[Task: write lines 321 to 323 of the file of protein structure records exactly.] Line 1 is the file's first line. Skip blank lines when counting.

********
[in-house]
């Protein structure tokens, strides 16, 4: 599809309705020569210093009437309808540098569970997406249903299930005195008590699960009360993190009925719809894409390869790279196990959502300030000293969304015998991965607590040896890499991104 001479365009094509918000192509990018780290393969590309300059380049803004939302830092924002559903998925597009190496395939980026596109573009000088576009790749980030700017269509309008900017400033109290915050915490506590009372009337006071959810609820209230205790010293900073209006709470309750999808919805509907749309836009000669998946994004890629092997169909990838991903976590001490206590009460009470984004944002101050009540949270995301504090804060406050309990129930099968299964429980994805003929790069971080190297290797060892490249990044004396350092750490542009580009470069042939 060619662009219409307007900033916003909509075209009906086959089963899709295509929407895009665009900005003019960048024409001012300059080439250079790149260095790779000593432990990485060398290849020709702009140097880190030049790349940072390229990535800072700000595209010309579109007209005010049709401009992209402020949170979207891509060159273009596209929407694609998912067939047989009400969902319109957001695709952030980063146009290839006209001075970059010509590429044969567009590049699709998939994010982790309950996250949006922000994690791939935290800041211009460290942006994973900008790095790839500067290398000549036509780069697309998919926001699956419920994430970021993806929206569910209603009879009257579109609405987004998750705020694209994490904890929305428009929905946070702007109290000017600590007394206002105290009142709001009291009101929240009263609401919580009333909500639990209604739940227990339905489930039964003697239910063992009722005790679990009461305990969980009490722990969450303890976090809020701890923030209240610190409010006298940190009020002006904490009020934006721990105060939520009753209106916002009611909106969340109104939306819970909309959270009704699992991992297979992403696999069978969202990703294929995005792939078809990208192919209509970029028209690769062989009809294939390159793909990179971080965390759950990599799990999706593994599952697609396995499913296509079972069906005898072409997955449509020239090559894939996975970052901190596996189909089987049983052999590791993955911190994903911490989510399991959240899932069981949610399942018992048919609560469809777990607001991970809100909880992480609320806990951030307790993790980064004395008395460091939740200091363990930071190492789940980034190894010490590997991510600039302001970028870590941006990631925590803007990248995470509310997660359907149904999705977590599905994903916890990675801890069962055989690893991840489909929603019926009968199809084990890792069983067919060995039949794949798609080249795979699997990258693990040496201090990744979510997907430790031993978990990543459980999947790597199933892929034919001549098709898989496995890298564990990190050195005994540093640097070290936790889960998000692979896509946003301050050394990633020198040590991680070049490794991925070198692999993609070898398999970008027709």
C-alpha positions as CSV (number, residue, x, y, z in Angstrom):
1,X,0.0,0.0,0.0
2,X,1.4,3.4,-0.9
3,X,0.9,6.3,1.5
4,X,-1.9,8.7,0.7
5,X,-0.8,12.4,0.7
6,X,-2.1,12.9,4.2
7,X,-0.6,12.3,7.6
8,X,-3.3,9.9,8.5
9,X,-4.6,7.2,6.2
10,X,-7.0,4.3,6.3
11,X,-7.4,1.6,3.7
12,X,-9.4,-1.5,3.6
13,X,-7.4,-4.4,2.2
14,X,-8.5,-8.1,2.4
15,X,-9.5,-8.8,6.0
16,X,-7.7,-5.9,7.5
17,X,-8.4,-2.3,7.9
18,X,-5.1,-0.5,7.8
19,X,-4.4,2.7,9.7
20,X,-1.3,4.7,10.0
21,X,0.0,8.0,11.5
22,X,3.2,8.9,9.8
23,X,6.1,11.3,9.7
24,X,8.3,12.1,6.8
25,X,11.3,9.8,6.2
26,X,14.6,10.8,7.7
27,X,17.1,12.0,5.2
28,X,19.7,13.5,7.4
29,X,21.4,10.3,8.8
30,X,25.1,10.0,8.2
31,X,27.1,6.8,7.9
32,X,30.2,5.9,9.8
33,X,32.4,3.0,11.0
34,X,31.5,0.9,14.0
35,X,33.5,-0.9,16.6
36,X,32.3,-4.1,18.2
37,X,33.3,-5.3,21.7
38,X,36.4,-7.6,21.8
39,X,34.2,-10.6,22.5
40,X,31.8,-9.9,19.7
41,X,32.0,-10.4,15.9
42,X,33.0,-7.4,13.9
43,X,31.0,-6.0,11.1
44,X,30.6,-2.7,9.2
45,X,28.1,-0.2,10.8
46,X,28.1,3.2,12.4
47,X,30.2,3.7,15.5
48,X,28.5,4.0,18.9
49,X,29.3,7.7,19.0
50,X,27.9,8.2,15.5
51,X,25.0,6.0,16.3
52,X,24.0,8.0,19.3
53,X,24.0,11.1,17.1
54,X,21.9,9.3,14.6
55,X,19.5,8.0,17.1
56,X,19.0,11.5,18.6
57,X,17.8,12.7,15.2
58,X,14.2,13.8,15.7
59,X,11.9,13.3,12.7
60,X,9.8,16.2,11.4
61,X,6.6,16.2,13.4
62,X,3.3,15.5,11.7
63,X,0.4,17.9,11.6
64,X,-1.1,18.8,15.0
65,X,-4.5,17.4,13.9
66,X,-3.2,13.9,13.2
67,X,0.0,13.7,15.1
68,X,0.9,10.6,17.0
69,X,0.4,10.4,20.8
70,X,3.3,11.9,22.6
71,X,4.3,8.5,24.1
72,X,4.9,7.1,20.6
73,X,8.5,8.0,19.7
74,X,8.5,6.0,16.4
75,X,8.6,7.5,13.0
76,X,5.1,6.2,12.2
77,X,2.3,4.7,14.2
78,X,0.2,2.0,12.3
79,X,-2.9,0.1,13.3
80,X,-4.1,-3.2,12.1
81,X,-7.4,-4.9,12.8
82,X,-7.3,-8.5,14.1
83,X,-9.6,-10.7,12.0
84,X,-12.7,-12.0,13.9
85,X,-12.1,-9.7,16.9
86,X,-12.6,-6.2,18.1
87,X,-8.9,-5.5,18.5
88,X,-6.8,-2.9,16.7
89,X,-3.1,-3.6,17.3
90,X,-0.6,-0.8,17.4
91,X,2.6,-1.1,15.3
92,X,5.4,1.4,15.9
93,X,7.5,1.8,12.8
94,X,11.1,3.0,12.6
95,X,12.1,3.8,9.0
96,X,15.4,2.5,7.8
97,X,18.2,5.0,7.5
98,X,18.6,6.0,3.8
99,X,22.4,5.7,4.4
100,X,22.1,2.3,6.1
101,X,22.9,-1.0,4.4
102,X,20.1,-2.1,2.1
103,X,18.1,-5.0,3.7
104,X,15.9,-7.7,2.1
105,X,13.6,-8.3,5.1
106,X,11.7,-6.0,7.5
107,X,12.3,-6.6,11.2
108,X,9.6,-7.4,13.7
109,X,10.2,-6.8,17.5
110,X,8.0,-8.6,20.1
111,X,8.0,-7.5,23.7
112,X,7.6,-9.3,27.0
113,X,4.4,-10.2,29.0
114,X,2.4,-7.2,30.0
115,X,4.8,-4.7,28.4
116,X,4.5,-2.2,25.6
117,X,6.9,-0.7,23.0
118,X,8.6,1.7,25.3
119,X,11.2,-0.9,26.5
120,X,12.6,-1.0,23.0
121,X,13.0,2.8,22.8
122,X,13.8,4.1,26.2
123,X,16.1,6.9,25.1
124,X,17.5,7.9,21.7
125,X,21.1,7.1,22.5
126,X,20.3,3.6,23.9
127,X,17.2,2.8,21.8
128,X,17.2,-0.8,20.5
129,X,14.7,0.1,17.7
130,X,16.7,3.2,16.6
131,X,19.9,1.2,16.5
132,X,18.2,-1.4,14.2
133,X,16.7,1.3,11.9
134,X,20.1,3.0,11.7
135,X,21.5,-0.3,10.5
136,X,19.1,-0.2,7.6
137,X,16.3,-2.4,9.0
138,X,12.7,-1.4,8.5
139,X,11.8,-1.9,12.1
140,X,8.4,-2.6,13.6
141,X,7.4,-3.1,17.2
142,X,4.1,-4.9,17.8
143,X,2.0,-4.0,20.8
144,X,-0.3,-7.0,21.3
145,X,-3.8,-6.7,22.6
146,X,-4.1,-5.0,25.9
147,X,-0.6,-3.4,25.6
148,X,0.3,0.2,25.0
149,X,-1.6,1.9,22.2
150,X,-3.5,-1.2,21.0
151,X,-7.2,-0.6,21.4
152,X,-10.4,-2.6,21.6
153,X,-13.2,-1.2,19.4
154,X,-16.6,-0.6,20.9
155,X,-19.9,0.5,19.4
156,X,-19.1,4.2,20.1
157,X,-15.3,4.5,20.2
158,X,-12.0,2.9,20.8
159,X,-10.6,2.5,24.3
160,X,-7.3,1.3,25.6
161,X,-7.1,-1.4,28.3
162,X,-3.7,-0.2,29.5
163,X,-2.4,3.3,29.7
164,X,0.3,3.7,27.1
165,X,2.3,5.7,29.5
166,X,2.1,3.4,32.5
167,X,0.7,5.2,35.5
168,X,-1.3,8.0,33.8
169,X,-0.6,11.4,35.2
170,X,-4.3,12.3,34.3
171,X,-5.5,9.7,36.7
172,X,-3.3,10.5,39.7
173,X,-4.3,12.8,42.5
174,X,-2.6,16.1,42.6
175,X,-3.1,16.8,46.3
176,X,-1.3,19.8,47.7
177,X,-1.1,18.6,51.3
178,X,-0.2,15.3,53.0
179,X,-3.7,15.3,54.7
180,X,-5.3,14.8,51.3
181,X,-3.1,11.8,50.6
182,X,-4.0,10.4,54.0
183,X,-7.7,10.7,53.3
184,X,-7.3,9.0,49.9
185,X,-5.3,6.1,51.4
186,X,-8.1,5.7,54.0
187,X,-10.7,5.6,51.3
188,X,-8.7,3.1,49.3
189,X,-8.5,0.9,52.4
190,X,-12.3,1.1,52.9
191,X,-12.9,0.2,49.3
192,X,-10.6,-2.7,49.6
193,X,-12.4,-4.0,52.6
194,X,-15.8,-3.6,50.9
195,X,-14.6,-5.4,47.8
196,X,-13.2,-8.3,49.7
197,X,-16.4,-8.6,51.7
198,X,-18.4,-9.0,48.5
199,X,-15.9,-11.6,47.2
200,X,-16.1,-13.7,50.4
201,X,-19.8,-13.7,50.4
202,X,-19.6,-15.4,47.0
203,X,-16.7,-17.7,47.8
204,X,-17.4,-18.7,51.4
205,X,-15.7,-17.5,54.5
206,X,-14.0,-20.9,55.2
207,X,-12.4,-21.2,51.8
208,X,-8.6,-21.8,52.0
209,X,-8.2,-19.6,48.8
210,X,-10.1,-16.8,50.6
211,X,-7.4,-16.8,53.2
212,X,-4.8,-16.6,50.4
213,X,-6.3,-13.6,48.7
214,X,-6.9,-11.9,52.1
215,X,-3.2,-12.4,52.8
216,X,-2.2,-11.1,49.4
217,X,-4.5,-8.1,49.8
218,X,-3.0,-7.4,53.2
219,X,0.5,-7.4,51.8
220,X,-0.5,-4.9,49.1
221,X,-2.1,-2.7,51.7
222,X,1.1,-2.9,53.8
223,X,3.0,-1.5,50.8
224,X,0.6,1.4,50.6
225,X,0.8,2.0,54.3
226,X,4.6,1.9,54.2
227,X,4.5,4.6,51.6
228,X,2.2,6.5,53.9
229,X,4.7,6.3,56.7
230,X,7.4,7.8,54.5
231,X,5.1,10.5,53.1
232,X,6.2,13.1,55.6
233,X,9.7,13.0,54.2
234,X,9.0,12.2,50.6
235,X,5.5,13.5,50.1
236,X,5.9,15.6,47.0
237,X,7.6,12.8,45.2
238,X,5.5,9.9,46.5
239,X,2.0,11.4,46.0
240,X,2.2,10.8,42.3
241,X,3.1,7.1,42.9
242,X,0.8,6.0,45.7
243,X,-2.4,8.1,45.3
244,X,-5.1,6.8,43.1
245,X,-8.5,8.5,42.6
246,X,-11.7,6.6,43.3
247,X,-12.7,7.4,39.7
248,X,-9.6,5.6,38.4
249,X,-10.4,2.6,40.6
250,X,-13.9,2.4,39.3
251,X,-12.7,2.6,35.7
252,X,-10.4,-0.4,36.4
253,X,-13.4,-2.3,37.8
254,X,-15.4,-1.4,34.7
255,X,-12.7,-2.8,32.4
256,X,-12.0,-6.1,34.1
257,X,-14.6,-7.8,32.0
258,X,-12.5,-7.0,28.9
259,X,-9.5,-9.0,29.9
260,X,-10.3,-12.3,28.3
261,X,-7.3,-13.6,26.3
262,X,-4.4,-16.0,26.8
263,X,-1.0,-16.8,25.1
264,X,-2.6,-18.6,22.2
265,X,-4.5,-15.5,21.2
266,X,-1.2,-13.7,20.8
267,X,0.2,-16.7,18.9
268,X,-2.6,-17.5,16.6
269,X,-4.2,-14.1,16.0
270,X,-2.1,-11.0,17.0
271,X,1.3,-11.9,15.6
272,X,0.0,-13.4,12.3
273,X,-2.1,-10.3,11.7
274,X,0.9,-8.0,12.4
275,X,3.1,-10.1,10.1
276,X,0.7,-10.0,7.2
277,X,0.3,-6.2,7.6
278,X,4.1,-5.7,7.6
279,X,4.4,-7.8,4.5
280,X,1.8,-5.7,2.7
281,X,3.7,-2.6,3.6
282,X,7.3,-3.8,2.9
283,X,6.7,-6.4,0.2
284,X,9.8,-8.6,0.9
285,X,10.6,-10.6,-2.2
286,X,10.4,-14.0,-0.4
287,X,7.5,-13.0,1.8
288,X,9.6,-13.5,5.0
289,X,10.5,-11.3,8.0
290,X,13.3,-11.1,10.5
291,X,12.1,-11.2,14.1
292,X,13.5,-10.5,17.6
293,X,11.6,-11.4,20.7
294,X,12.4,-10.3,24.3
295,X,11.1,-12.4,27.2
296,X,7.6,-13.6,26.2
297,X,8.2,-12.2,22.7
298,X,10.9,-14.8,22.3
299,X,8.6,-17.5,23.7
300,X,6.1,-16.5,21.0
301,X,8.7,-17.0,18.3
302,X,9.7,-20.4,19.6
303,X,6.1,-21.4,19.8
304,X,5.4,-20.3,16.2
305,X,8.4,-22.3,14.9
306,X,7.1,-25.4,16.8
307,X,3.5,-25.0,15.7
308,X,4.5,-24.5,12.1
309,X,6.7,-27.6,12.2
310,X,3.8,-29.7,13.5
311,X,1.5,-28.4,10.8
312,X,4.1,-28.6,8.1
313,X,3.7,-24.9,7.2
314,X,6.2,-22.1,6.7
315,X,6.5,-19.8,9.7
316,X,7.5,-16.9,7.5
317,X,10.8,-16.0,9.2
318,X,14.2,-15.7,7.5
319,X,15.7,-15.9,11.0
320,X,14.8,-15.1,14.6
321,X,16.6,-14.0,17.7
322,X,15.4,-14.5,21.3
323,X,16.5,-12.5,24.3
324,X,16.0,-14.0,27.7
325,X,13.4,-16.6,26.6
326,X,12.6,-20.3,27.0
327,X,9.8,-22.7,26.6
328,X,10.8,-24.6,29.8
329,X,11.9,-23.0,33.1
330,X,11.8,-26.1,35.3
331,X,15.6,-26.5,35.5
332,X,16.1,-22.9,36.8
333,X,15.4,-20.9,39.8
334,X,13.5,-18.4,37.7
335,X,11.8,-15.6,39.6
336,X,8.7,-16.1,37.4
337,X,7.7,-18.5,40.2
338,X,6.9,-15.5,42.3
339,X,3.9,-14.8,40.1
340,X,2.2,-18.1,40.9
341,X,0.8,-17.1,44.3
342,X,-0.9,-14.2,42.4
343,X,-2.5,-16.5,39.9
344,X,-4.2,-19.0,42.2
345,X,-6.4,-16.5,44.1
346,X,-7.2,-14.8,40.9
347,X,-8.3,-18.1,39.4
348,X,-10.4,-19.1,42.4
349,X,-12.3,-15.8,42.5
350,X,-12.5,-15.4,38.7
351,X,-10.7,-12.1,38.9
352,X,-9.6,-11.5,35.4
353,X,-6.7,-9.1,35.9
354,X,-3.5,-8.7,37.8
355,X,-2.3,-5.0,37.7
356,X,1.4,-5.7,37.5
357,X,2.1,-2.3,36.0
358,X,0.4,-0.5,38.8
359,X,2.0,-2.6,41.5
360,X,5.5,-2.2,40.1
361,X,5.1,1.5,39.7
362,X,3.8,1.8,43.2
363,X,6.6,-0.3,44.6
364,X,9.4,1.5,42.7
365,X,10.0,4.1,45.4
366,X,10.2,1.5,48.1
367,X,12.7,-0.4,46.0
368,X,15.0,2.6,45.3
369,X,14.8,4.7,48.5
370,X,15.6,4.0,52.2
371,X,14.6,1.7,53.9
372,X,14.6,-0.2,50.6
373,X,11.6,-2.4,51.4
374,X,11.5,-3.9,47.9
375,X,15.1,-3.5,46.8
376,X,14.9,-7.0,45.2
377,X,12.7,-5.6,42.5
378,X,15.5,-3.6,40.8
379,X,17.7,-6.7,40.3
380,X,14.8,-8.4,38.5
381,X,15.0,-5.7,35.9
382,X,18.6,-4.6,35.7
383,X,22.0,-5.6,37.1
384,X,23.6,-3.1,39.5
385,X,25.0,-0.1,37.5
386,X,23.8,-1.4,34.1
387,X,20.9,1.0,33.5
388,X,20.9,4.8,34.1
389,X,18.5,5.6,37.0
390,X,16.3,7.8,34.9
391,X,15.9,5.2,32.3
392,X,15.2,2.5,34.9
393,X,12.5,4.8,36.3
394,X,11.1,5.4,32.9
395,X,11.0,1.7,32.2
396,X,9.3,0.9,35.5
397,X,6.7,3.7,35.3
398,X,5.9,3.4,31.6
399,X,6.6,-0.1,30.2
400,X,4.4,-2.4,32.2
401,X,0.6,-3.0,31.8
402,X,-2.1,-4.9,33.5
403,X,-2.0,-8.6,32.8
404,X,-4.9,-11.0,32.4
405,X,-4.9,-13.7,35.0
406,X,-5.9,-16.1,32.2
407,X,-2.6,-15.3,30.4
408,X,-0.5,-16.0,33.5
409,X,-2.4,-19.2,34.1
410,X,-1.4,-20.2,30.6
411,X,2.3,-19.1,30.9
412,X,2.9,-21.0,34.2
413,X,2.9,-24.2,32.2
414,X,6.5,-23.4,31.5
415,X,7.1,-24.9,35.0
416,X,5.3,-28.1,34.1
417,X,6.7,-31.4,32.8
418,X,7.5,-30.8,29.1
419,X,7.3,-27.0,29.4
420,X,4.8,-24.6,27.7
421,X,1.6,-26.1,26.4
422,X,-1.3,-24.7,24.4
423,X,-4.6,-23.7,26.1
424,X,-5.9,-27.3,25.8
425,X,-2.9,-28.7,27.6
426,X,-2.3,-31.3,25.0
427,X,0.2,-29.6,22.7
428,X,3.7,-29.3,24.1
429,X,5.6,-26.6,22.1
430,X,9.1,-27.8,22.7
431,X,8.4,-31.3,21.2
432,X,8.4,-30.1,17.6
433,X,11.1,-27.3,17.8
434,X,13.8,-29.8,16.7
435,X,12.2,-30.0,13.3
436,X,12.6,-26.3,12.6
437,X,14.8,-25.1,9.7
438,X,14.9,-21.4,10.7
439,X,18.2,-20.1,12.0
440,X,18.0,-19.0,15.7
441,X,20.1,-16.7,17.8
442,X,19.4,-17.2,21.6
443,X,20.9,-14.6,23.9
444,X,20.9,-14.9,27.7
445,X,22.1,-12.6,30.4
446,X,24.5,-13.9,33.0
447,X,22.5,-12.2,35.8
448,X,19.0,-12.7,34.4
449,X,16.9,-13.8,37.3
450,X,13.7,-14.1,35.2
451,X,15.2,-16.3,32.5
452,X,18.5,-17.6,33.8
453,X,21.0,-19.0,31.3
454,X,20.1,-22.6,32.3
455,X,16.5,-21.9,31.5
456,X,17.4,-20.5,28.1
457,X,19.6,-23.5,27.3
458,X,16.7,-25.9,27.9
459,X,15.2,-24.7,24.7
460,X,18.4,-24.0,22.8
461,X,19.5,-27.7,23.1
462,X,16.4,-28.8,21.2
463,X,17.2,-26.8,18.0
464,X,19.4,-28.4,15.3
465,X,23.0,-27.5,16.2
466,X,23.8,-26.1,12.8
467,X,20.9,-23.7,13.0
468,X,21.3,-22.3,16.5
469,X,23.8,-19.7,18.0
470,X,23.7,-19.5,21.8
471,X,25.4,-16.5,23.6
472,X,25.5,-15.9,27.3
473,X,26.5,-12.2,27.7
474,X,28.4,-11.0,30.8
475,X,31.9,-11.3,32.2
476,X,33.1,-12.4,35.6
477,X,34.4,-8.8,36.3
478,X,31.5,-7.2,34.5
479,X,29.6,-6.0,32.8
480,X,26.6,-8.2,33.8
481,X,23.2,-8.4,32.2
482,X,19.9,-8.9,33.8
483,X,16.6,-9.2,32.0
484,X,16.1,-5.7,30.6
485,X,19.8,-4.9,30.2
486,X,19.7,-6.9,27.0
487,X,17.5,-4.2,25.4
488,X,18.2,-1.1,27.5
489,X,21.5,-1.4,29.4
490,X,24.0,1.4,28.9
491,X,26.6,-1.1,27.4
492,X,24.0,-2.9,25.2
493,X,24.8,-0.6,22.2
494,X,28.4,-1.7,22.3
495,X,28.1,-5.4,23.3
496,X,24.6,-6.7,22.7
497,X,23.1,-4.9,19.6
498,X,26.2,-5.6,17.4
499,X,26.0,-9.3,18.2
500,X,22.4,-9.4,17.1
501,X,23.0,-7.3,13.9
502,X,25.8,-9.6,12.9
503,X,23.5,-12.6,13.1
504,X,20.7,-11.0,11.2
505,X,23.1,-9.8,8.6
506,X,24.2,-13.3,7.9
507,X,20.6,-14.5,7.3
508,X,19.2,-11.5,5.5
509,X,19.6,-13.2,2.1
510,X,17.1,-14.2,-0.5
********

318,X,14.2,-15.7,7.5
319,X,15.7,-15.9,11.0
320,X,14.8,-15.1,14.6